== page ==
Grade: The grade of cancer is identified by the look of the cells under the microscope and how healthy or unhealthy they are.
Stage: There are 4 stages of tonsil cancer.
- The tumor is less than 2 cm, which is confined to one specific area and has not spread around lymph nodes.
- The tumor is normally 2 to 4 cm but has not spread.
- The tumor is bigger than 4 cm and spread to one lymph node.
- This is the most advanced stage. On stage 4, cancer cells have spread around nearby tissues or other parts of the body except for the throat.
Tonsil Cancer Treatment:
Tonsil cancer treatment depends on the stage and extension of the tumor.
- Surgery: A surgeon removes the precancerous cells or tumors. They also need to remove the tonsils if haven’t had removed them before and additional tissues around the tumor to reduce the risk of leaving cancerous tissue behind.
- Radiation therapy: A doctor will recommend radiotherapy to cut down a tumor before surgery or to kill any remaining cancerous cells after the operation. The therapy stops the growth of a tumor or destroys cancerous cells.
- Chemotherapy: Chemotherapy kills cancerous cells, but it also damages healthy cells. It is a powerful medication that kills cancerous cells, slows their spread, or shrink the size of a tumor to make it easier to remove. The doctor may suggest chemotherapy along with radiation therapy without extensive surgery.
- Targeted therapy: Outgoing drugs can target cancerous cells in a correct and selective way. That’s why targeted therapy has fewer side effects than chemotherapy.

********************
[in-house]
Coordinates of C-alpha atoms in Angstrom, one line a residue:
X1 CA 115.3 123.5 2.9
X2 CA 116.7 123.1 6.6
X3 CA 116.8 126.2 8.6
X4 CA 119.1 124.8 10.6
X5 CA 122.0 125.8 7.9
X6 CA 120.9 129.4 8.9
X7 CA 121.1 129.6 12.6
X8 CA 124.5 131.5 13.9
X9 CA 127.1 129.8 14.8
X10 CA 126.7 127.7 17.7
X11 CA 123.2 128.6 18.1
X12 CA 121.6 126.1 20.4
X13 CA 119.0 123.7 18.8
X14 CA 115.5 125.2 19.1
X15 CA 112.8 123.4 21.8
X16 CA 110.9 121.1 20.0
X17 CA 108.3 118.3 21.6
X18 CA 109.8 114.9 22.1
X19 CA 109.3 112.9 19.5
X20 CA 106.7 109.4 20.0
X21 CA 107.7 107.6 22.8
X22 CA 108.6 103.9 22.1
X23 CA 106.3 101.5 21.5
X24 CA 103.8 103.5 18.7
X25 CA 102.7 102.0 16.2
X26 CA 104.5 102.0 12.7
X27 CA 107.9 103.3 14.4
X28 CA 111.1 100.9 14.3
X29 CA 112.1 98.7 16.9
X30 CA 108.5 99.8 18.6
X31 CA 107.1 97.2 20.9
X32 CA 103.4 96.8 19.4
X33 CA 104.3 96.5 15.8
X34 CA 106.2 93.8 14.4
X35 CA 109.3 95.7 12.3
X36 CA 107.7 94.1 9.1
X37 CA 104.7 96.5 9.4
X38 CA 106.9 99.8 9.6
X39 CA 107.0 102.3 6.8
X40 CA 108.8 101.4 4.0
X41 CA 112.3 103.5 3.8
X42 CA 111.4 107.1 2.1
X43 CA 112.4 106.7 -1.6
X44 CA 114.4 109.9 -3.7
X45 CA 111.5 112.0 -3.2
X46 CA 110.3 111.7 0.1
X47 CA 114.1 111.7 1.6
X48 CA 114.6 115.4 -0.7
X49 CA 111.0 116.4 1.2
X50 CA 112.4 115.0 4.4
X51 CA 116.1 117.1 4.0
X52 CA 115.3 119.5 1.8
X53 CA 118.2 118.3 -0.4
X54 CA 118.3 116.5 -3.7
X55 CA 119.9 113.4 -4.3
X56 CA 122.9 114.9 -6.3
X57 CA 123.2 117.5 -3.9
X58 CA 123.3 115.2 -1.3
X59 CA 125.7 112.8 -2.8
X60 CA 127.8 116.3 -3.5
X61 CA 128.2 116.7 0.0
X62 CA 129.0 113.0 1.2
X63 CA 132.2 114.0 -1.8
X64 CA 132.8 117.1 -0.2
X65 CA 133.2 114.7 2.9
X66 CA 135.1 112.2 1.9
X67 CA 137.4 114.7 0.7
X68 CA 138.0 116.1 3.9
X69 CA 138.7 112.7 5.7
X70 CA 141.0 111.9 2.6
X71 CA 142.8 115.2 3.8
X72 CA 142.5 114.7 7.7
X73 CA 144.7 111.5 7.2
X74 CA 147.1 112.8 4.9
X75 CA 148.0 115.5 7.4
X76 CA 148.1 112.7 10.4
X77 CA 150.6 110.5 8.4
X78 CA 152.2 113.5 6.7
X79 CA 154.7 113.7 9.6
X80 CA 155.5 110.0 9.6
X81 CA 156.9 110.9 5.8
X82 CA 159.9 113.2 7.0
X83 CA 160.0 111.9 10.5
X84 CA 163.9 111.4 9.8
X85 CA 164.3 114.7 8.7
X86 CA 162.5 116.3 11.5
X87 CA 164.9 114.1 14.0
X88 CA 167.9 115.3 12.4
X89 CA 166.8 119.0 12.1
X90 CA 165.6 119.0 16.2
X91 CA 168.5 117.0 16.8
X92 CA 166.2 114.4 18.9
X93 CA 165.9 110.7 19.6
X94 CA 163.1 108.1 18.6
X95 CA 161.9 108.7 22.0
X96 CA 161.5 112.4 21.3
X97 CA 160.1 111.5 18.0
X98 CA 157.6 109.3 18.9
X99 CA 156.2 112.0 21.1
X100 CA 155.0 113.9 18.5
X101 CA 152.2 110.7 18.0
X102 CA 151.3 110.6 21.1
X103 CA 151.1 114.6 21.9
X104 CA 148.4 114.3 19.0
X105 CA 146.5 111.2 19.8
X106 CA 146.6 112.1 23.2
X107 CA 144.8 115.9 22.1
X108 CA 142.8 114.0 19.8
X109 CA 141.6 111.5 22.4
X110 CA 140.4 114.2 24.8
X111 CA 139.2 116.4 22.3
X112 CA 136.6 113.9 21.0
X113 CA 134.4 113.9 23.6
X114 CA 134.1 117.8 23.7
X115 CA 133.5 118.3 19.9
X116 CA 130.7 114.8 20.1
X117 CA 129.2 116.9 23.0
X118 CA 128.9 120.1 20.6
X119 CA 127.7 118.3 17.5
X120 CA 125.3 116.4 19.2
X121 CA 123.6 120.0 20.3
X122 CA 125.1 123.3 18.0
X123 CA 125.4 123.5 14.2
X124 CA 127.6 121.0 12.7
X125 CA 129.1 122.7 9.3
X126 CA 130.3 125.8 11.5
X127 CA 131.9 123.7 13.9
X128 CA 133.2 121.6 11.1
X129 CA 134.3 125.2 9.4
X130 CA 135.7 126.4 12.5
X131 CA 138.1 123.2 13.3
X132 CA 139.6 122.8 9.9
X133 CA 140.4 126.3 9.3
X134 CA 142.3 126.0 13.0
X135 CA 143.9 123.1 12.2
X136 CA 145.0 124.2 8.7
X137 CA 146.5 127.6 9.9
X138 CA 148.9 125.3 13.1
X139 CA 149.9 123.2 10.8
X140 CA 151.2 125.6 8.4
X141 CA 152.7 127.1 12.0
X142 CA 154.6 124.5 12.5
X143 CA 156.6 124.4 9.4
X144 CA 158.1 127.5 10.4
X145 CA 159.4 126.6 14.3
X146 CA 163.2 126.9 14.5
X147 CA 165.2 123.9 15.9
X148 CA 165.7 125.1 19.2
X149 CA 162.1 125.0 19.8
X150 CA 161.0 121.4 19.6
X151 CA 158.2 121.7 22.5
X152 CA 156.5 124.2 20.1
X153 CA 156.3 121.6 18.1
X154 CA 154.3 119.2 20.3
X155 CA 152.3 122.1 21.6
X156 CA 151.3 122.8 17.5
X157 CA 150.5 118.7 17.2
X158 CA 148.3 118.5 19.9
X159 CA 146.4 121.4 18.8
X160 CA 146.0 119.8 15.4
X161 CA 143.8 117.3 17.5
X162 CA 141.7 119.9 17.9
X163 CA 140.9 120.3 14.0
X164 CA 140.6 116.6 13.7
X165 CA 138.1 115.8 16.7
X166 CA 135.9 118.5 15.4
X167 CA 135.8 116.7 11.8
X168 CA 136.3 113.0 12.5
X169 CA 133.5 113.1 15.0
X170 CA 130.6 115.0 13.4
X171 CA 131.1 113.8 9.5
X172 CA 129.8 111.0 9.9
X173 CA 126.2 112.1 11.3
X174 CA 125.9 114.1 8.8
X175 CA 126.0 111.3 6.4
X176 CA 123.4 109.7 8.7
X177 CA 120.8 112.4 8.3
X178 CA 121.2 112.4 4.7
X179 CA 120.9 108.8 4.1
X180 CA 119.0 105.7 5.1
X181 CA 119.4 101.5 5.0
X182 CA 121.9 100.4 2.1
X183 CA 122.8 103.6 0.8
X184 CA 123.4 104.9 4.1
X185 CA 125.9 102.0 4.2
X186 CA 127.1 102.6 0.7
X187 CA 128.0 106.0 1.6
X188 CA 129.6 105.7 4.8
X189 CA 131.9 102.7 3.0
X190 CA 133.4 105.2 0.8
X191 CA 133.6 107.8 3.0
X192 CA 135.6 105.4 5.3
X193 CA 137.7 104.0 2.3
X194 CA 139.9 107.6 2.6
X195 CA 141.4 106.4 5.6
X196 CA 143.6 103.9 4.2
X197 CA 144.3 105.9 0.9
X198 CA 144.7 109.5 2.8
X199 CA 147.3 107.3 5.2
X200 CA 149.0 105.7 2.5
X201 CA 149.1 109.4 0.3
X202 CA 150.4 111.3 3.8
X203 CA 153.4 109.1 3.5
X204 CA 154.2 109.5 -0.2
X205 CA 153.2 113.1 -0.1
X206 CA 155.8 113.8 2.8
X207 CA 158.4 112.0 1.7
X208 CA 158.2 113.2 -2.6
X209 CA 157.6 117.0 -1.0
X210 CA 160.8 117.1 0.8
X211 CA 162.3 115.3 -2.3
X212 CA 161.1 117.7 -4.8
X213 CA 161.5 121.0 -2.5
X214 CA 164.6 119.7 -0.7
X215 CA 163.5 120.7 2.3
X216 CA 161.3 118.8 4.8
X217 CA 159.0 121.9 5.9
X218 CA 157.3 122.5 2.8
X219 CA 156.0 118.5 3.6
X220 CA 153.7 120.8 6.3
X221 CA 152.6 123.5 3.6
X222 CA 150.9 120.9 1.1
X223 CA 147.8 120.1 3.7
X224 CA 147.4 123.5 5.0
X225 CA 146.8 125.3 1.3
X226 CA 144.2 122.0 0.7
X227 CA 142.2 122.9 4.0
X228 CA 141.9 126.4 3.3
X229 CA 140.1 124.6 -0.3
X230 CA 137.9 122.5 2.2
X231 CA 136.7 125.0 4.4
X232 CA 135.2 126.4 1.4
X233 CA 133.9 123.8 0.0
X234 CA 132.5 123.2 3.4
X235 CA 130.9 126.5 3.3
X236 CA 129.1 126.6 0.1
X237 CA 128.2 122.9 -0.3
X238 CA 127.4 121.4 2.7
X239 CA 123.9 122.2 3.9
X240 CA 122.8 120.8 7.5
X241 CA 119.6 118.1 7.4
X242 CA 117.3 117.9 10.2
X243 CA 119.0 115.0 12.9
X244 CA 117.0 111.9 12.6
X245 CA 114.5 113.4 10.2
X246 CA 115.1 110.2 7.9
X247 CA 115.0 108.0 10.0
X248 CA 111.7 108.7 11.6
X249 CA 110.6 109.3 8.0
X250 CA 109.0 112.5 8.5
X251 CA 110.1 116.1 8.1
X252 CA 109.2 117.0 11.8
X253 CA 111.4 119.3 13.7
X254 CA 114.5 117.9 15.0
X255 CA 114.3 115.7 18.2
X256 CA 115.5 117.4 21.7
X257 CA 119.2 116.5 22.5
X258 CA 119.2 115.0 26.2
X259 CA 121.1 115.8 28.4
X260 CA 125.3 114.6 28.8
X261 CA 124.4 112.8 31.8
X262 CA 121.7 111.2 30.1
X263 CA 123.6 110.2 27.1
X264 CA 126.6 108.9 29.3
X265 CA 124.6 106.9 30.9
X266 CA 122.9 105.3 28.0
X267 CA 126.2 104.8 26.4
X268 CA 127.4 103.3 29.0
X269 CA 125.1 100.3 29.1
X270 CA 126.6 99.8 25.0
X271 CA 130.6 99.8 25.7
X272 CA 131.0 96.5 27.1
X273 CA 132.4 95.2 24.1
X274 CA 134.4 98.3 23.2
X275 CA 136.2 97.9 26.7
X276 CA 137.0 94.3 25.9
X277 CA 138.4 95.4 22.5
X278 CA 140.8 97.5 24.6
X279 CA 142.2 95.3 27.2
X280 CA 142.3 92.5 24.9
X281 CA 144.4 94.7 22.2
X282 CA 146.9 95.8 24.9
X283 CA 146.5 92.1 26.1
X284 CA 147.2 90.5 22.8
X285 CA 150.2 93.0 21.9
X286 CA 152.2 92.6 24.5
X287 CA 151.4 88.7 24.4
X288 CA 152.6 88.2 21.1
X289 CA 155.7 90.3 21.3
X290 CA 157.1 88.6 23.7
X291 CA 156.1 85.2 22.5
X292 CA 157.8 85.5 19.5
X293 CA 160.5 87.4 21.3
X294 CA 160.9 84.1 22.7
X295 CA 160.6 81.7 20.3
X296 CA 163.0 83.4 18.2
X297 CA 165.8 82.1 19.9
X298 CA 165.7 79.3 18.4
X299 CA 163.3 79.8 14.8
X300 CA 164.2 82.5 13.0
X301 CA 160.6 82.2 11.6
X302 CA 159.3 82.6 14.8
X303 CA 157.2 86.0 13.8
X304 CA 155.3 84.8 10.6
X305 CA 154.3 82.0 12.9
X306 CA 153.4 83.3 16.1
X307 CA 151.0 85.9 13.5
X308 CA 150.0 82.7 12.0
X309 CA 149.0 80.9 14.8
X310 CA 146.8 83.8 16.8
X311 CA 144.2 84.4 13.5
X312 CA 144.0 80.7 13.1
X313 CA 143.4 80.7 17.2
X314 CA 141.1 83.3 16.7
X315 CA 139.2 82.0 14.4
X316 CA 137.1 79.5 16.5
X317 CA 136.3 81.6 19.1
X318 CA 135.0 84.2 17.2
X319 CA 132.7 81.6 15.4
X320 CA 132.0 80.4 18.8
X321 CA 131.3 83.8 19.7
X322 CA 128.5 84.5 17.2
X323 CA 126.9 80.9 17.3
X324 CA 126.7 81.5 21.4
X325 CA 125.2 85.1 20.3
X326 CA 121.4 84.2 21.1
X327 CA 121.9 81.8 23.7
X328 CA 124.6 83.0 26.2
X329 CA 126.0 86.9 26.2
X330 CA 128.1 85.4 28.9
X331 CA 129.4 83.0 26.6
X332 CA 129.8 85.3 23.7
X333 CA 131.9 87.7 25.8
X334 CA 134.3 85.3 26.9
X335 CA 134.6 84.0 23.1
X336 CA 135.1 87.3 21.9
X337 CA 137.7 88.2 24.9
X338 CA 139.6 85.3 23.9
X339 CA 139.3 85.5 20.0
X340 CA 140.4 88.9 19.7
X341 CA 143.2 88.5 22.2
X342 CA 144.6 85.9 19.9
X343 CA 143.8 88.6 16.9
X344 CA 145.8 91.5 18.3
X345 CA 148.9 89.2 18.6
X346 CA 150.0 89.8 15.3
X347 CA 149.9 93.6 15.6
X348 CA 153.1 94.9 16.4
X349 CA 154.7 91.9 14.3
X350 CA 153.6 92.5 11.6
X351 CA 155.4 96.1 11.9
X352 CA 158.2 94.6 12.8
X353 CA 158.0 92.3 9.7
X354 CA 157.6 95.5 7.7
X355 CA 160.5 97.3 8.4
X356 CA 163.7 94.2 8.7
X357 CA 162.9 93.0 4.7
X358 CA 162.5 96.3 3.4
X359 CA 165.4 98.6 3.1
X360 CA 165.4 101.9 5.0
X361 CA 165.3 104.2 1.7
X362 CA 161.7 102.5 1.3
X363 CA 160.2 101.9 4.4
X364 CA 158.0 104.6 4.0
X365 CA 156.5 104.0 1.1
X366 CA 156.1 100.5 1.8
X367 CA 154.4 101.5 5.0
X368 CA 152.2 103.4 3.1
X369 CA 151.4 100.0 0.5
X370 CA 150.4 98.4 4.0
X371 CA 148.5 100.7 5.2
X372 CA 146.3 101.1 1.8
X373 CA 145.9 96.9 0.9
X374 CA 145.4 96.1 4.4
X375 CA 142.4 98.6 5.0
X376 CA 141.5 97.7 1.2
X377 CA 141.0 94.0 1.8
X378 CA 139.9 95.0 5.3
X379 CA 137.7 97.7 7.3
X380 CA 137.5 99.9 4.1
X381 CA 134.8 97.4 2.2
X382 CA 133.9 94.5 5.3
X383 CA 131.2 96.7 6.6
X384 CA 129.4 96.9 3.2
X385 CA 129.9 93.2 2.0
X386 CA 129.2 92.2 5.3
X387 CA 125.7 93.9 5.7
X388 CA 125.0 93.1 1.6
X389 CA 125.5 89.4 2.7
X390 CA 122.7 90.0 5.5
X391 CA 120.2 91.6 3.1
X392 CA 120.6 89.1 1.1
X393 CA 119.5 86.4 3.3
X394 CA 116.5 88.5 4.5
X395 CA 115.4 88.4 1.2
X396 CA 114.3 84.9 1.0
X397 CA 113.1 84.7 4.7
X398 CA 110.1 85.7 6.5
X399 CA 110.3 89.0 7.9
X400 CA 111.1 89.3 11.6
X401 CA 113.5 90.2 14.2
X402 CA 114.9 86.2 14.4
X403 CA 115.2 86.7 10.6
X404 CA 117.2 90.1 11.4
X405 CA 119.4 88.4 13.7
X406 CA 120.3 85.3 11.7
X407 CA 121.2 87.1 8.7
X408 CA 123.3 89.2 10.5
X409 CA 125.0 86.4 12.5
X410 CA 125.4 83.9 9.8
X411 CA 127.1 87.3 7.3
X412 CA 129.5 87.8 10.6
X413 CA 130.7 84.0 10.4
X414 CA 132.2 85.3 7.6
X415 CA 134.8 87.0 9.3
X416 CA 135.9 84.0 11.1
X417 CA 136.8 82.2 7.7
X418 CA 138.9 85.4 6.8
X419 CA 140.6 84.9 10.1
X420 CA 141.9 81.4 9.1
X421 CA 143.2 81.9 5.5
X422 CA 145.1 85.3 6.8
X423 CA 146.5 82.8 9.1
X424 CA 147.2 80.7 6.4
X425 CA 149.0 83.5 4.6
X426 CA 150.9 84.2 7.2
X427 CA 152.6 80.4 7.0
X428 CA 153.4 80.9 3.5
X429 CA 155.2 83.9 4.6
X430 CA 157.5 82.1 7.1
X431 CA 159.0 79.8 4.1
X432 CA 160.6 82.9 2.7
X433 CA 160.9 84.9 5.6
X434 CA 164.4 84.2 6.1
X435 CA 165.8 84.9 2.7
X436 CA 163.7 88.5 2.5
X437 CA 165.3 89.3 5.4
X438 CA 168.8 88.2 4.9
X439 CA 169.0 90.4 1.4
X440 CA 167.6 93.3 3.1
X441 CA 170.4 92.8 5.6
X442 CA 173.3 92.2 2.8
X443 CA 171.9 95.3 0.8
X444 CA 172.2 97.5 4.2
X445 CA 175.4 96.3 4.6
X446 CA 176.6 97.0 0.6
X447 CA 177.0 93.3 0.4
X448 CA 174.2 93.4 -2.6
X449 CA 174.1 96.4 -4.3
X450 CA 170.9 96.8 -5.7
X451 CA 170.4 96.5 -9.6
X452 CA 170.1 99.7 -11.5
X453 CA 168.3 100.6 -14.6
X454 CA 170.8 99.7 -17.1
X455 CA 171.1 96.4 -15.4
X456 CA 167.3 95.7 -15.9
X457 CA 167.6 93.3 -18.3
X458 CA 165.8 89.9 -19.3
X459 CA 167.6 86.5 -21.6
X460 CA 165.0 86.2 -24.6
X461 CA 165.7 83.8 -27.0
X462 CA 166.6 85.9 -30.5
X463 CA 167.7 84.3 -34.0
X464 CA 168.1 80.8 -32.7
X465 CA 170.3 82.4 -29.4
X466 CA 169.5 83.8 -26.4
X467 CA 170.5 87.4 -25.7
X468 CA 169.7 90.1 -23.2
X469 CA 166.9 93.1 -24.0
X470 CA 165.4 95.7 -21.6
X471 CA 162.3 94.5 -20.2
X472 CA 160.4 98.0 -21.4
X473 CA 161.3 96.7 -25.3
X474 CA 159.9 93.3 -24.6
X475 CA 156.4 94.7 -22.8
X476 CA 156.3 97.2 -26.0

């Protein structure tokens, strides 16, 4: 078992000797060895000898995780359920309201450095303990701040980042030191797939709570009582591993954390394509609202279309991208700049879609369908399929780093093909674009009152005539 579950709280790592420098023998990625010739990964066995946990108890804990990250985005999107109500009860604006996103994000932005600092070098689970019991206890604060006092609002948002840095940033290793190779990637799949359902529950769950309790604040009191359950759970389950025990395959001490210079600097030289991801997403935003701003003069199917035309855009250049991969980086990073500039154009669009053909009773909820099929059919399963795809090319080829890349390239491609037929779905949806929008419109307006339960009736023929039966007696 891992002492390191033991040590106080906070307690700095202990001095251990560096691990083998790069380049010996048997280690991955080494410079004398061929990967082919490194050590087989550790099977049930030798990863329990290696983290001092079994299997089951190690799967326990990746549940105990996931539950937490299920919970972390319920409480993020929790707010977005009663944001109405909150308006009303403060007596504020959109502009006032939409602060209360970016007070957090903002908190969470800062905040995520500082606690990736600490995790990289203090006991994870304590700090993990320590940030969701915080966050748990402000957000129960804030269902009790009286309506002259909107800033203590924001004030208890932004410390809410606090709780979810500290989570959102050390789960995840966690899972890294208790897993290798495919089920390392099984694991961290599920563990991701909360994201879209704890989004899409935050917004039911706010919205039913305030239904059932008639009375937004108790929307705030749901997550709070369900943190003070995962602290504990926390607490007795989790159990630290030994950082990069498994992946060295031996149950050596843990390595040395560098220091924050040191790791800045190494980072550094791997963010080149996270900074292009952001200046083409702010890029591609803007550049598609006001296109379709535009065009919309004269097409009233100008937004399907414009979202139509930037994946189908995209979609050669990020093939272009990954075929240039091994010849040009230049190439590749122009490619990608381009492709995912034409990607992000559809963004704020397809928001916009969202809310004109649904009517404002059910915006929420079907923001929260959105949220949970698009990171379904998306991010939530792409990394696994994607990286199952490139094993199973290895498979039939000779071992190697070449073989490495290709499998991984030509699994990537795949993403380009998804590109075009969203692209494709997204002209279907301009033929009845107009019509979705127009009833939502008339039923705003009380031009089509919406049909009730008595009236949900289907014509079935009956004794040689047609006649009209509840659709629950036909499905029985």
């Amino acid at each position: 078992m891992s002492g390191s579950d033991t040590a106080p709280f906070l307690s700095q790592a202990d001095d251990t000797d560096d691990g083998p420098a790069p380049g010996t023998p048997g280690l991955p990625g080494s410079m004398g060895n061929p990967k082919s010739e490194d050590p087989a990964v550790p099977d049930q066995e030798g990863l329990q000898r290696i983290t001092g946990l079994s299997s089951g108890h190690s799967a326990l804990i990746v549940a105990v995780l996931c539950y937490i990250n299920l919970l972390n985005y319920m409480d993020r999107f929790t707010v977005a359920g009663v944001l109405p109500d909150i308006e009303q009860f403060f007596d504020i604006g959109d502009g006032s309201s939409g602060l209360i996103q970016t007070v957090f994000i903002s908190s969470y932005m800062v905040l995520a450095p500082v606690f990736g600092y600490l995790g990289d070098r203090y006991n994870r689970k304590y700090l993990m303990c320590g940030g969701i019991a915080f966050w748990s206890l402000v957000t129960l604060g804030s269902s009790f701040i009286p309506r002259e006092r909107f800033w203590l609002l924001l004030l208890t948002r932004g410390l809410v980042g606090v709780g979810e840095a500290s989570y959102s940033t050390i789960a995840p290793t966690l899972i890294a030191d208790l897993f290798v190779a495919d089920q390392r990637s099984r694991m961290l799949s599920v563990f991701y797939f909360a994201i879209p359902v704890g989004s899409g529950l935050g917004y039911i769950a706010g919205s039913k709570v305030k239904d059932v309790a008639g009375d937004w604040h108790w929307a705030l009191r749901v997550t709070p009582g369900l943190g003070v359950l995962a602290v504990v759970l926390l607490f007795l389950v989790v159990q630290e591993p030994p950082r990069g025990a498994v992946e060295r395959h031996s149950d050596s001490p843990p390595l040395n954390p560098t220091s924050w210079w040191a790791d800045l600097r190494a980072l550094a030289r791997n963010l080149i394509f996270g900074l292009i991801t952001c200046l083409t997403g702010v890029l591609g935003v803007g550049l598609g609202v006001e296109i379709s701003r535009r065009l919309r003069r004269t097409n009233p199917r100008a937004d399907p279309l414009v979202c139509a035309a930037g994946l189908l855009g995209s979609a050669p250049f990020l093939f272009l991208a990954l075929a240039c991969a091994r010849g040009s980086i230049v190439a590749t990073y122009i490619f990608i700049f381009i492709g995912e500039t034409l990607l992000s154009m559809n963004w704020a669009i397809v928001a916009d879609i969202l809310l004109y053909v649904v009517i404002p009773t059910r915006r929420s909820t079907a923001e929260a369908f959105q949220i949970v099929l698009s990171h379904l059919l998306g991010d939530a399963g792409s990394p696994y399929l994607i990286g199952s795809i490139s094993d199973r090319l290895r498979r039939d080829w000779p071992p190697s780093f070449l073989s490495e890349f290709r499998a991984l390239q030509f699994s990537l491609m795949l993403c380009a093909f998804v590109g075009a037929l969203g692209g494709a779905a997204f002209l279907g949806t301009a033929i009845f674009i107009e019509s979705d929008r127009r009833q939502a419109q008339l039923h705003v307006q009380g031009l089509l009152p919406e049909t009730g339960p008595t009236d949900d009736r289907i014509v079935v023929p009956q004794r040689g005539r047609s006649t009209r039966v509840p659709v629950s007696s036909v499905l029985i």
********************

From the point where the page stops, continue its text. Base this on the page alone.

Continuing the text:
- Complications: Complication causes depends on the extent of the procedure, surgery in mouth, and throat.
After treatment a person may need:
- A feeding tube to supply nutrition
- A tracheotomy, which is a hole in front of the throat that helps the patient to breathe
- Dental take-up
- Jaw reconstruction
- Dietary and other monitoring
There are a few things that have an influence on your tonsil cancer prognosis such as age, health, the stage of cancer, and whether one has HPV. However, smokers appear to have a worse prognosis than nonsmokers, excluding their HPV status. Doctors use statistics to calculate the average chance that a person will survive for 5 years or more after diagnosis.
- 71% of people with HPV do have tonsil cancer.
- 36% of people with HPV do not have tonsil cancer.
The Outlook of Tonsil Cancer:
It is a rare type of cancer. Perception of what is happening and what to expect from treatment can make the process easier.
Factors that impact the outlook include:
- the type of tumor
- the person’s age
- other health conditions
Anyone who notices continuous swelling or other changes in or around their tonsils, they must visit a doctor. If anyone finds out the cancer in its early stages often means that it is easier to treat. This improves the chances of recovery.
Tonsil Cancer Survival Rate:
Oropharynx or tonsil carcinoma had a relative 5 years survival rate was 70% but one can not survive periodically.
- Distant survival rate: 28%
- Regional survival rate: 60% and
- All SEER stages combined survival rate: 90%
People can decrease the chances of having tonsil cancer by;
- quitting or avoiding smoking and tobacco use
- limiting their alcohol intake
- having a vaccination to protect them from HPV
Is tonsil cancer deadly?
How does tonsil cancer look like?
What is the first sign of tonsil cancer?
Can you survive Stage 4 tonsil cancer?
Can anyone get rid of Tonsil cancer/ Tonsil carcinoma?